Indigo Shibori-Style Dying

For Christmas this year I tried my hand at some Shibori-style dying. On previous Christmases I’ve made bracelets and necklaces, made chutneys and jams, and always made my own cards. I look forward to doing Christmas crafts, I like getting the most output possible for my money, and I feel like I can do a much better job of making a personalised and thoughtful gift on my current budget if I go handmade. I’m not here to preach that handmade is better than buying a perfect gift, in fact at times I’ve definitely felt like it was a bit of a cop-out, because I end up giving all my relatives similar things each year dependant on what I’m crafting, and while for some people it’s the perfect gift, I can’t help but feel that others would prefer something different. Anyway, I didn’t feel like making edible things this year, so  I racked my brain for inspiration.

I have no idea why I thought of Shibori, but I spend a lot of time on Pinterest, so I may well have just stumbled upon something that sparked the idea. Here are some things I pinned by people rather more experienced than me:

shibori-pins

The plan then was to source my indigo dye – I made the choice to use natural pre-reduced indigo, rather than synthetic as my internet search told me it does weird and wonderful things. This proved to be true, but I wish the online sources had warned me how much it STINKS, lol. I advise anyone wishing to do this to do it outside, or at least, not in the winter when you have to make the choice between freezing with an open window, but smelling good, or staying warm but smelling like something vaguely sulfuric and vile…

The indigo kit I bought came with all the pieces I needed to tie dye (rubber bands, wooden blocks etc) and all the chemicals and bits that needed adding. I highly recommend this as it makes everything really easy. All you need is (if inside) something like a big plastic sheet to put on the floor, and a large container with a lid to put the dye in.

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It’s messy but it’s fun!

As you can see in the picture above, I started with four different ties (BTW I decided to make pillow cases, the material was a good quality white sheet I bought from a charity shop for £2.99, I also did a few t-shirts and vest tops). The four starting ties were concertina triangle, concertina square, pole wrap (you wrap the fabric diagonally around the pole than scrunch it down hard and tie it there) and a more traditional tie-die. The undyed fabrics looked like this:

 

And when dyed and unwrapped they looked like this:

 

I should mention these are all still wet in the pictures, and the indigo dried quite a bit lighter than this. For all but the vest top I wasn’t completely happy with the amount of white space, so I retied and redyed all of them, making sure that for the concertinas a different part of the fabric was on the outside and for the stick roll, I simply made sure the dyed portion was closest to the stick and the whitest portion on the outside. For some reason the dye seemed to soak in even more the second time and I ended up with this:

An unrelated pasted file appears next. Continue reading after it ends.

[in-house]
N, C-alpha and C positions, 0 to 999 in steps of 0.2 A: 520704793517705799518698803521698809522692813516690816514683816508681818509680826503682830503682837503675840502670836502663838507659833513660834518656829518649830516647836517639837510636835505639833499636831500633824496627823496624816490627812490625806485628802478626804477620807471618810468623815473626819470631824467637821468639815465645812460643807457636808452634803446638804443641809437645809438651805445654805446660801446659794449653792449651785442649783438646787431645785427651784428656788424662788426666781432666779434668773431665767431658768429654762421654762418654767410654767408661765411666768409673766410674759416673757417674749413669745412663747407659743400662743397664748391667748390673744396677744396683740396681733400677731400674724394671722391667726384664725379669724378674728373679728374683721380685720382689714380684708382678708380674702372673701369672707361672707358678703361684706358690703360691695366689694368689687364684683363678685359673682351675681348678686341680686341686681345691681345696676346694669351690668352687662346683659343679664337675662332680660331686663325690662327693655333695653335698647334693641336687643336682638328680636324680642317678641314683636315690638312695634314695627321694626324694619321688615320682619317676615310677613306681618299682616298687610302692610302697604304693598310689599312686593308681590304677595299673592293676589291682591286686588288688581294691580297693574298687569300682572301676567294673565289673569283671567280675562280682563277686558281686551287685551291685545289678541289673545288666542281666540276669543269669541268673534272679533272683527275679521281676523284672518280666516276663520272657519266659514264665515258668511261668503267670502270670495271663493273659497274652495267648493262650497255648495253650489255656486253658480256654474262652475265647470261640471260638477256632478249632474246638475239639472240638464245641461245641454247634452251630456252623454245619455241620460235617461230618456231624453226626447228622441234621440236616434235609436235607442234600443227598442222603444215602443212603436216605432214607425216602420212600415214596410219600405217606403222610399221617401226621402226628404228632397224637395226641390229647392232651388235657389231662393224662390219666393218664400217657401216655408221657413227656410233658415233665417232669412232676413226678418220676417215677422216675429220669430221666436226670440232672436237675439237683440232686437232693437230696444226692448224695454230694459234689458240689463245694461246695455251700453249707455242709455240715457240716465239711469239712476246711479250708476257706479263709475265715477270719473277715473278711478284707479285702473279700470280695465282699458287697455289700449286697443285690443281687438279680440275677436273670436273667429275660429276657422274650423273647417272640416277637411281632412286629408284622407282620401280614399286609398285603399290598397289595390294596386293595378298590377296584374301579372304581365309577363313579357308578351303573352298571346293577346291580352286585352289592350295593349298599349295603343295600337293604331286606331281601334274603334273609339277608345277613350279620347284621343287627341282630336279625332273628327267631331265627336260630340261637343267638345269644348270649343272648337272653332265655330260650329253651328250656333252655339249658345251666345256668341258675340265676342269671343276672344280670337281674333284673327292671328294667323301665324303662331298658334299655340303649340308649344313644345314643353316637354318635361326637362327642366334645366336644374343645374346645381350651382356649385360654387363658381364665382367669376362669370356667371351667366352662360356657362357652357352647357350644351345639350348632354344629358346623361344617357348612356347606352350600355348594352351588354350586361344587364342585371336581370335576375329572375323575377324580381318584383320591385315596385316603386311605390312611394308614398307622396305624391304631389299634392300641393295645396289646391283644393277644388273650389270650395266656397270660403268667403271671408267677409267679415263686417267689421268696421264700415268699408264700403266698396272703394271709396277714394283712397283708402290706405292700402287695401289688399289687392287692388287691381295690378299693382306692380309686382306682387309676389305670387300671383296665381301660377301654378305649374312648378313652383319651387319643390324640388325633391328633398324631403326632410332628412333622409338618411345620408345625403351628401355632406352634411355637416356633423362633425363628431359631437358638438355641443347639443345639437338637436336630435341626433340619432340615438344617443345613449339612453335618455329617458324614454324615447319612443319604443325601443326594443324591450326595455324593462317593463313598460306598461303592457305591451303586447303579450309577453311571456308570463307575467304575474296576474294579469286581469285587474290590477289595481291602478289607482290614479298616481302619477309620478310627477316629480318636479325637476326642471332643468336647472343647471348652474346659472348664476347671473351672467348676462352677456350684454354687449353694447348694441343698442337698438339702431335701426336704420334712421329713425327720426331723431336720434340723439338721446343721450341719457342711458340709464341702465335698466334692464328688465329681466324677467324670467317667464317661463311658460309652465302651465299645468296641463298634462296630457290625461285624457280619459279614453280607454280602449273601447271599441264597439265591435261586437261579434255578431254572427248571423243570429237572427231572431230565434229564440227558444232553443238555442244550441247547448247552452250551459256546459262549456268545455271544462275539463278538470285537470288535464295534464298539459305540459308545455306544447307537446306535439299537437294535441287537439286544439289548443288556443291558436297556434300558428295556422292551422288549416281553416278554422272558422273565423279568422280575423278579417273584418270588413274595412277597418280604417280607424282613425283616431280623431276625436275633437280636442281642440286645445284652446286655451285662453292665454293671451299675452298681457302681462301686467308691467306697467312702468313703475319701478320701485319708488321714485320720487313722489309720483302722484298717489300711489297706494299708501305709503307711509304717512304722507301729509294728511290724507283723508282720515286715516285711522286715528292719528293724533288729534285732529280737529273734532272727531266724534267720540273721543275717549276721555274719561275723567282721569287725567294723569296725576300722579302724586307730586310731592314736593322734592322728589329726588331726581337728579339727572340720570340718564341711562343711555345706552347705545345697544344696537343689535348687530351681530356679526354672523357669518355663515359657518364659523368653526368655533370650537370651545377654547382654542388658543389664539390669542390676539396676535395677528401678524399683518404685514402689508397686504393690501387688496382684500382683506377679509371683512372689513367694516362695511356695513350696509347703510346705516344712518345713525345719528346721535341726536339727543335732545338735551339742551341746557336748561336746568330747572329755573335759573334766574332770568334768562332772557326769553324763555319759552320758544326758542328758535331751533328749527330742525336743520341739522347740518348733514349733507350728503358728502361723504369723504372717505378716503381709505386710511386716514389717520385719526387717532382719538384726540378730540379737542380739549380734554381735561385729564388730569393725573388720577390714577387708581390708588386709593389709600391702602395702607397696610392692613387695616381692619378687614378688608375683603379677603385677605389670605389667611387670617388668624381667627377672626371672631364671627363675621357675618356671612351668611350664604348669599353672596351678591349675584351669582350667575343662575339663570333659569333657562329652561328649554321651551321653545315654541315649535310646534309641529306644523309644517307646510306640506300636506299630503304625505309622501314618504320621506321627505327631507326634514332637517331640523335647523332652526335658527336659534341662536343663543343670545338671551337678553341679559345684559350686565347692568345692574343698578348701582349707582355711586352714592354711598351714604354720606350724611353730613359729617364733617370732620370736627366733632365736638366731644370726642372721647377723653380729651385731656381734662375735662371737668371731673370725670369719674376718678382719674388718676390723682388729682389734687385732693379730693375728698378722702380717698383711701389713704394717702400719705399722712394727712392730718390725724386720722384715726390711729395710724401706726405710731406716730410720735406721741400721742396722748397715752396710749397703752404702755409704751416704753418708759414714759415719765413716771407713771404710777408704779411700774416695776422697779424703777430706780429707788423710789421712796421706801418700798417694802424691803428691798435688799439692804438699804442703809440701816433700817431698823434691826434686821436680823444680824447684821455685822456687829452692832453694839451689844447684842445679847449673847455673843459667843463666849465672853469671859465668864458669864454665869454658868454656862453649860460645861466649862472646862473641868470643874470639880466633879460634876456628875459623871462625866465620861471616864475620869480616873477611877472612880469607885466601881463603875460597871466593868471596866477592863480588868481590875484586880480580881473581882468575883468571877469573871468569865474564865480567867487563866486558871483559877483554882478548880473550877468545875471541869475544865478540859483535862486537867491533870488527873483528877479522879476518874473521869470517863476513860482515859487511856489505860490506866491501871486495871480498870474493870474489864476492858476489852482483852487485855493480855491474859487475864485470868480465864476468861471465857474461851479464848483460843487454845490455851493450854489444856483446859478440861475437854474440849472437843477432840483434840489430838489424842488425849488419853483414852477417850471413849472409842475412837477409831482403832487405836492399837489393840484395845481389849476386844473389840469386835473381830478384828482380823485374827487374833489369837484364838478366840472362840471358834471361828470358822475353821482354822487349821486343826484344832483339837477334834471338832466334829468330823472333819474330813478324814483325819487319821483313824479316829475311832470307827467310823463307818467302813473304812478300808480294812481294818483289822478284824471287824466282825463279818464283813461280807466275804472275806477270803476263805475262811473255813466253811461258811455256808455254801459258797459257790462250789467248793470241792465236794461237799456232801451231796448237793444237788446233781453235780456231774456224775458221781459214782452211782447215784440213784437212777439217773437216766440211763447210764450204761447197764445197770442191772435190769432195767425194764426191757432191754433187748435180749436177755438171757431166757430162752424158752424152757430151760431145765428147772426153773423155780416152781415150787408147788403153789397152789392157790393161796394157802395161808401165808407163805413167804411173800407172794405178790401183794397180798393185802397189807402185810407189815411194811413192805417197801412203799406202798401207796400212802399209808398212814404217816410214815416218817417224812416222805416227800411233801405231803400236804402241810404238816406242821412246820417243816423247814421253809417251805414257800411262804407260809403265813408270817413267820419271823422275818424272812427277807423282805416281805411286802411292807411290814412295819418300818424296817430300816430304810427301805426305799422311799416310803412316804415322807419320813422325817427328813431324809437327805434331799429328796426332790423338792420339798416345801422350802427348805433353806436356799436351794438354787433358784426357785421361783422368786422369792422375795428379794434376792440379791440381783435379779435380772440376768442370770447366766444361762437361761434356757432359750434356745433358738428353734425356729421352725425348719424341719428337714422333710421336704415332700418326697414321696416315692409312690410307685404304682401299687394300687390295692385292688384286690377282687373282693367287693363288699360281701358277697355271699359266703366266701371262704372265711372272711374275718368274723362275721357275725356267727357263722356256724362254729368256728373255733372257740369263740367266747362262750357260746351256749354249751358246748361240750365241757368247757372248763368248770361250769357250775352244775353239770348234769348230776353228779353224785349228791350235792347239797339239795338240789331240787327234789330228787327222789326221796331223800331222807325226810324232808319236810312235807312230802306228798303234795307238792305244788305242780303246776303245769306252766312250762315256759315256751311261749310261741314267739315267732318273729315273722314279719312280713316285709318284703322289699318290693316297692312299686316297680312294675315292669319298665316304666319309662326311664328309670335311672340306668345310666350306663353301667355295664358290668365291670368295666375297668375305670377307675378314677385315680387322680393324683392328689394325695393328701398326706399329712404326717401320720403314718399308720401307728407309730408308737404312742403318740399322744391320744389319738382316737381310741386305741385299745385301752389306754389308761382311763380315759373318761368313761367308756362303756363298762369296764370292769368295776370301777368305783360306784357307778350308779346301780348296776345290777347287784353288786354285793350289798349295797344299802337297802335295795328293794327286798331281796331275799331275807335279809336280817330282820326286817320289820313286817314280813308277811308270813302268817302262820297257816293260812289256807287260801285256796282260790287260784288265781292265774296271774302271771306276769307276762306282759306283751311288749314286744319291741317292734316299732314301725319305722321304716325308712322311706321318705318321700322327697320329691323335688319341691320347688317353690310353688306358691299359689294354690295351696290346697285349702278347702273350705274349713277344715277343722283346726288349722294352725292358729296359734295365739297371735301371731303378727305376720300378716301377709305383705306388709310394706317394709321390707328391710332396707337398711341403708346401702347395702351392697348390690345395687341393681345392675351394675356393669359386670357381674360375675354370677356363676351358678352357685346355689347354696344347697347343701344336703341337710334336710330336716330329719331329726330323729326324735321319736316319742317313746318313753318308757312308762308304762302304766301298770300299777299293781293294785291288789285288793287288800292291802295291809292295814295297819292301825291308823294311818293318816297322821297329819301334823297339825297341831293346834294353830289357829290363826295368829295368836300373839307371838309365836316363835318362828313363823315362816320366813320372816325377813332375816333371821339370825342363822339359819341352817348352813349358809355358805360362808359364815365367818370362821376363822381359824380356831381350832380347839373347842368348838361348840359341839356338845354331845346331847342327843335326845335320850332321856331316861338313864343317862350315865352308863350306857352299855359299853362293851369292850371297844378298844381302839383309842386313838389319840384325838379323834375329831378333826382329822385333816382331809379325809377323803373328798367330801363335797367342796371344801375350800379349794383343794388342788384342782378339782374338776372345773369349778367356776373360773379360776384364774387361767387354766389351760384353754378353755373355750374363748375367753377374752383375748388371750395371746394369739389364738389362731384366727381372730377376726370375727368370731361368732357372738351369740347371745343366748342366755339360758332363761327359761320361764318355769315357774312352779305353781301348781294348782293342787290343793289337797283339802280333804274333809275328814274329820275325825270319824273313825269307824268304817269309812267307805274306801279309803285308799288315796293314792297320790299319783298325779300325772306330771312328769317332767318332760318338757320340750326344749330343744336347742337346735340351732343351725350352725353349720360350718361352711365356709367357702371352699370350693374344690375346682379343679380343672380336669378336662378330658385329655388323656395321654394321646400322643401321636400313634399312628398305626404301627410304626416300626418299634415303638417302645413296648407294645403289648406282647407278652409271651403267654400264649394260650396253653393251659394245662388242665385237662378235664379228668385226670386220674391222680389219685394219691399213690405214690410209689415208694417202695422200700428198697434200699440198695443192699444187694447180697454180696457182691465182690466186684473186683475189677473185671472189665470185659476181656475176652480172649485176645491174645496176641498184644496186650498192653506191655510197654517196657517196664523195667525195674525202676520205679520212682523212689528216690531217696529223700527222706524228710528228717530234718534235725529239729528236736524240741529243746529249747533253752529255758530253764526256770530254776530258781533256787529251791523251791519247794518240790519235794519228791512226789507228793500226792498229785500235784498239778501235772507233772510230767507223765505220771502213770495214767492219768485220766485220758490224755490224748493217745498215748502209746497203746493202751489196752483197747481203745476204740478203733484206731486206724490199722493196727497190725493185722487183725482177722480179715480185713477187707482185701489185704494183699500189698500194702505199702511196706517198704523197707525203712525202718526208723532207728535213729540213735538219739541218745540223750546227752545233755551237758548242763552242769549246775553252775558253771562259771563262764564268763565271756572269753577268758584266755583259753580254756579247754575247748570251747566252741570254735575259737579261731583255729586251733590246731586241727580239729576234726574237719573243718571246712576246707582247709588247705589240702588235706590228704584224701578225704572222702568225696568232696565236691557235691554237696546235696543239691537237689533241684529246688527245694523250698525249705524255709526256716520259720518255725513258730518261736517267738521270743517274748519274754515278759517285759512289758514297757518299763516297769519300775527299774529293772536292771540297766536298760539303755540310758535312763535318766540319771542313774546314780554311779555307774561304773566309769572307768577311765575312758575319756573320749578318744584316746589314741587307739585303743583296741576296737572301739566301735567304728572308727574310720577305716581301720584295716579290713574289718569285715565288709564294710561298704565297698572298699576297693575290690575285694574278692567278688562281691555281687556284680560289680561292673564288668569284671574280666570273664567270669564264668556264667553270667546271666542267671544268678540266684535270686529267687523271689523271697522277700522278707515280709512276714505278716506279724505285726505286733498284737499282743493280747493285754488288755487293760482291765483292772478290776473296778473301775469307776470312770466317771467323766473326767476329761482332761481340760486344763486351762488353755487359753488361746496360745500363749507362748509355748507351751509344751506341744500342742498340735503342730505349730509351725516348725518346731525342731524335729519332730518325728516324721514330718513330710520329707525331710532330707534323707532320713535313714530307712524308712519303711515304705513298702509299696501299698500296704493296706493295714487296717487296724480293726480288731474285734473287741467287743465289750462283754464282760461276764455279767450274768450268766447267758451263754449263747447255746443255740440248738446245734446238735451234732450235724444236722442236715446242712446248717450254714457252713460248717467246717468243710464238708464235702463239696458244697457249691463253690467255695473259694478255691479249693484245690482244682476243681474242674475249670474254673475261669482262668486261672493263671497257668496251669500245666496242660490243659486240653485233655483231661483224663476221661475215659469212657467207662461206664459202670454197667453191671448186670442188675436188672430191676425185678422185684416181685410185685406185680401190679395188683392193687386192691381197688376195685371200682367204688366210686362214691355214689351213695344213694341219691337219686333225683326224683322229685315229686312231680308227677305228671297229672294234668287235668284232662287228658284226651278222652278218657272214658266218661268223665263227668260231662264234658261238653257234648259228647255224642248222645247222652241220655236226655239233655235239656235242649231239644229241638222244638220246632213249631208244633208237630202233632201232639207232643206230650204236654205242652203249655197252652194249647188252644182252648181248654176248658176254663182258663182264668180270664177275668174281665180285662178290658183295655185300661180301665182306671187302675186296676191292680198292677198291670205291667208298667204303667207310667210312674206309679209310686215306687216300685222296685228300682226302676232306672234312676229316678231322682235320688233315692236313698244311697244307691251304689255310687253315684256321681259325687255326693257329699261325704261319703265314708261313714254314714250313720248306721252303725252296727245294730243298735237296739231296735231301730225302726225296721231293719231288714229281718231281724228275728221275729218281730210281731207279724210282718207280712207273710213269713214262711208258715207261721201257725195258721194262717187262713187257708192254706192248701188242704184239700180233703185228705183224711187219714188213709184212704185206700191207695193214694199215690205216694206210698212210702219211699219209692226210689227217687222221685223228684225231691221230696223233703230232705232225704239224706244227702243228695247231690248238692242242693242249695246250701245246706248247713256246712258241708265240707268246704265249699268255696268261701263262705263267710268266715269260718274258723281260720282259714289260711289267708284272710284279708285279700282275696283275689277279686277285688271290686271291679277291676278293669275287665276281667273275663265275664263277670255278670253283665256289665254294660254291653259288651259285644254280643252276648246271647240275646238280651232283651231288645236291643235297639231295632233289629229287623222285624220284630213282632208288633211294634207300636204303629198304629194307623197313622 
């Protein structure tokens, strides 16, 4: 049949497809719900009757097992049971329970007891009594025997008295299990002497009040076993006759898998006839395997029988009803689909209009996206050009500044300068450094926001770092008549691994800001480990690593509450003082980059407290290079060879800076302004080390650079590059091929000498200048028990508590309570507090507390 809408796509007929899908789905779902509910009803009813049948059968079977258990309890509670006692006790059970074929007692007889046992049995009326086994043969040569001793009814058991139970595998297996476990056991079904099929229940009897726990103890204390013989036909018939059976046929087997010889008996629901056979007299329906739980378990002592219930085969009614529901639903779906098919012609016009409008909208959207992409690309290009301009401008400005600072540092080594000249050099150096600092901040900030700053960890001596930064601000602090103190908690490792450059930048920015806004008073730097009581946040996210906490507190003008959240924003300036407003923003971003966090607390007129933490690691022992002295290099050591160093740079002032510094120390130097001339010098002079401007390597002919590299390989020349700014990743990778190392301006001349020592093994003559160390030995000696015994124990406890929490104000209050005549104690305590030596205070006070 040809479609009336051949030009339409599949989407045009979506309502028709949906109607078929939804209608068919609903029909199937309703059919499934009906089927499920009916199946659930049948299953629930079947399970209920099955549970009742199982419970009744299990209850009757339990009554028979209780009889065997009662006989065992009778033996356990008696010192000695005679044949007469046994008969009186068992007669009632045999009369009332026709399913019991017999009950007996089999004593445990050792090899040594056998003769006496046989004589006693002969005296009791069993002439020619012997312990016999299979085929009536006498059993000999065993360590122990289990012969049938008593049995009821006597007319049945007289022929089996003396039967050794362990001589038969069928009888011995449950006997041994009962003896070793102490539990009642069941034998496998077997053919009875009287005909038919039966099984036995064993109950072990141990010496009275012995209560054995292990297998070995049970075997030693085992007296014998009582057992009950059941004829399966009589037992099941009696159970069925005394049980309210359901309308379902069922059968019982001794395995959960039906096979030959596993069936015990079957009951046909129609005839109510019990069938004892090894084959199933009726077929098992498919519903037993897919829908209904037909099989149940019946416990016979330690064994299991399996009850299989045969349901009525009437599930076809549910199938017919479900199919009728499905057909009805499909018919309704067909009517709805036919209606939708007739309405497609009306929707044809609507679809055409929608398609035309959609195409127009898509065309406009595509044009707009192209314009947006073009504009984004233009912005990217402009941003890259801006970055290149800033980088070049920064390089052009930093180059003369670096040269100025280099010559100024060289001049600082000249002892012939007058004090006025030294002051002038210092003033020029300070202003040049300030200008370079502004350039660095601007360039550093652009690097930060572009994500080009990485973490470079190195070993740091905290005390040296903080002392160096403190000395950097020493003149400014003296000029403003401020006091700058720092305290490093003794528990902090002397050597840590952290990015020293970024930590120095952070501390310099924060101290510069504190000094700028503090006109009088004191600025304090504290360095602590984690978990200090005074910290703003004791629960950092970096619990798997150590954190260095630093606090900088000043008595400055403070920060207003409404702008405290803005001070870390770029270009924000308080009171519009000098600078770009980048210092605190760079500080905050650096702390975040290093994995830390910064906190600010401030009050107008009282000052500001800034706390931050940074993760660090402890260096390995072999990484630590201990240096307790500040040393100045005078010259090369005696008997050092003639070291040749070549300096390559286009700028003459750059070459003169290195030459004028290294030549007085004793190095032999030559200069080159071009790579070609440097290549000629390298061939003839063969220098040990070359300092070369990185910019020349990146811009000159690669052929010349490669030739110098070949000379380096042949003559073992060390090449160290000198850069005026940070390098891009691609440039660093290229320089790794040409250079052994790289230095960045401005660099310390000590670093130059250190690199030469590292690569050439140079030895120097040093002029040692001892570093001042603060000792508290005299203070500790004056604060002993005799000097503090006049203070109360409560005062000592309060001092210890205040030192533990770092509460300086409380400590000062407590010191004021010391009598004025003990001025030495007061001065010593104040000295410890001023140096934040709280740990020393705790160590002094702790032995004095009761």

I also did a cool spotty one by tying small pebbles into the fabric using elastic:

There was no need for double-dying with this one as the fabric was so exposed.

The final cushions looked like this:

dscf4886I almost didn’t want to give them away! So I consoled myself by dying my very boring white and grey bedcover and pillows!

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I took some close-up pictures of the fabric for this as it really shows the randomness of natural indigo, it takes more strongly in some areas and oxidises differently giving a cool mottled effect:

This was definitely a tough project, one night I literally worked from 8pm till 1am tying and dying fabrics. Because the indigo dye oxidises and presumably eventually becomes unusable you’re working against time and with large fabrics the tying and folding can take ages. A word of warning also, I have a wash off fabric marker which is supposed to wash out in cold water. My mum swears by this thing, and it seemed to be working fine until I noticed that it was reacting with the indigo and leaving little brown marks which refused to be dyed or bleached out. I used in to mark out the spotty patterns, and each circle ended up with a little brown mark in the centre, which was quite upsetting, so perhaps use chalk to mark up fabrics, this might work better, but do a patch test first.

Good luck if you try this out x

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